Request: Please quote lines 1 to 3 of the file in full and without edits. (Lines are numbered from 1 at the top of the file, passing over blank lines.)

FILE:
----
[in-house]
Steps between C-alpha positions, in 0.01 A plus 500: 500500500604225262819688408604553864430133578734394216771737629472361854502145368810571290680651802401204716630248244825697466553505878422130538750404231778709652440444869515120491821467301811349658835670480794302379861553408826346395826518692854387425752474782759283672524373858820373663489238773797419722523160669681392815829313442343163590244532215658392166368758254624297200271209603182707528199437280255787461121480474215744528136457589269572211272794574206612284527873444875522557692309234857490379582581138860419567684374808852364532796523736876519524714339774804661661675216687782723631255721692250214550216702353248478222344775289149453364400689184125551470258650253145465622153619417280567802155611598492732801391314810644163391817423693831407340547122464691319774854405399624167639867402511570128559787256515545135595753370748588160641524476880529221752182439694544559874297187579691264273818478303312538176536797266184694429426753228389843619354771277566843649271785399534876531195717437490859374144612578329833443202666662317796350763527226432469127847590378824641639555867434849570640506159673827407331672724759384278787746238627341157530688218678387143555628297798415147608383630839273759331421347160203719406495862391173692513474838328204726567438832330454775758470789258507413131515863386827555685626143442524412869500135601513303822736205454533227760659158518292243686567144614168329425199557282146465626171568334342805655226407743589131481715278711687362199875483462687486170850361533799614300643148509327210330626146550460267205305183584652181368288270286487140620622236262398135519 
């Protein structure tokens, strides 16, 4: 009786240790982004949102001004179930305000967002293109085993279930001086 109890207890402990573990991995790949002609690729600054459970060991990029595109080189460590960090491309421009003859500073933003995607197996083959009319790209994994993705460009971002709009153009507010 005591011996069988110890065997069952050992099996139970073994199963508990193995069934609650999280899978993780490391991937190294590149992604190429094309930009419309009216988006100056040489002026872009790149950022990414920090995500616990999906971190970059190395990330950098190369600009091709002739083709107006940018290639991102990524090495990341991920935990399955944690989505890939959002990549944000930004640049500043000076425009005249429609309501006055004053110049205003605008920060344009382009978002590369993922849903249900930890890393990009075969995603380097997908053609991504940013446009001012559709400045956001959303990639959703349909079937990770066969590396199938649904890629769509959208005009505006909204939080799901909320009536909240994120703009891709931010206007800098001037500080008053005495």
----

[in-house]
Steps between C-alpha positions, in 0.01 A plus 500: 500500500604225262819688408604553864430133578734394216771737629472361854502145368810571290680651802401204716630248244825697466553505878422130538750404231778709652440444869515120491821467301811349658835670480794302379861553408826346395826518692854387425752474782759283672524373858820373663489238773797419722523160669681392815829313442343163590244532215658392166368758254624297200271209603182707528199437280255787461121480474215744528136457589269572211272794574206612284527873444875522557692309234857490379582581138860419567684374808852364532796523736876519524714339774804661661675216687782723631255721692250214550216702353248478222344775289149453364400689184125551470258650253145465622153619417280567802155611598492732801391314810644163391817423693831407340547122464691319774854405399624167639867402511570128559787256515545135595753370748588160641524476880529221752182439694544559874297187579691264273818478303312538176536797266184694429426753228389843619354771277566843649271785399534876531195717437490859374144612578329833443202666662317796350763527226432469127847590378824641639555867434849570640506159673827407331672724759384278787746238627341157530688218678387143555628297798415147608383630839273759331421347160203719406495862391173692513474838328204726567438832330454775758470789258507413131515863386827555685626143442524412869500135601513303822736205454533227760659158518292243686567144614168329425199557282146465626171568334342805655226407743589131481715278711687362199875483462687486170850361533799614300643148509327210330626146550460267205305183584652181368288270286487140620622236262398135519 
């Protein structure tokens, strides 16, 4: 009786240790982004949102001004179930305000967002293109085993279930001086 109890207890402990573990991995790949002609690729600054459970060991990029595109080189460590960090491309421009003859500073933003995607197996083959009319790209994994993705460009971002709009153009507010 005591011996069988110890065997069952050992099996139970073994199963508990193995069934609650999280899978993780490391991937190294590149992604190429094309930009419309009216988006100056040489002026872009790149950022990414920090995500616990999906971190970059190395990330950098190369600009091709002739083709107006940018290639991102990524090495990341991920935990399955944690989505890939959002990549944000930004640049500043000076425009005249429609309501006055004053110049205003605008920060344009382009978002590369993922849903249900930890890393990009075969995603380097997908053609991504940013446009001012559709400045956001959303990639959703349909079937990770066969590396199938649904890629769509959208005009505006909204939080799901909320009536909240994120703009891709931010206007800098001037500080008053005495």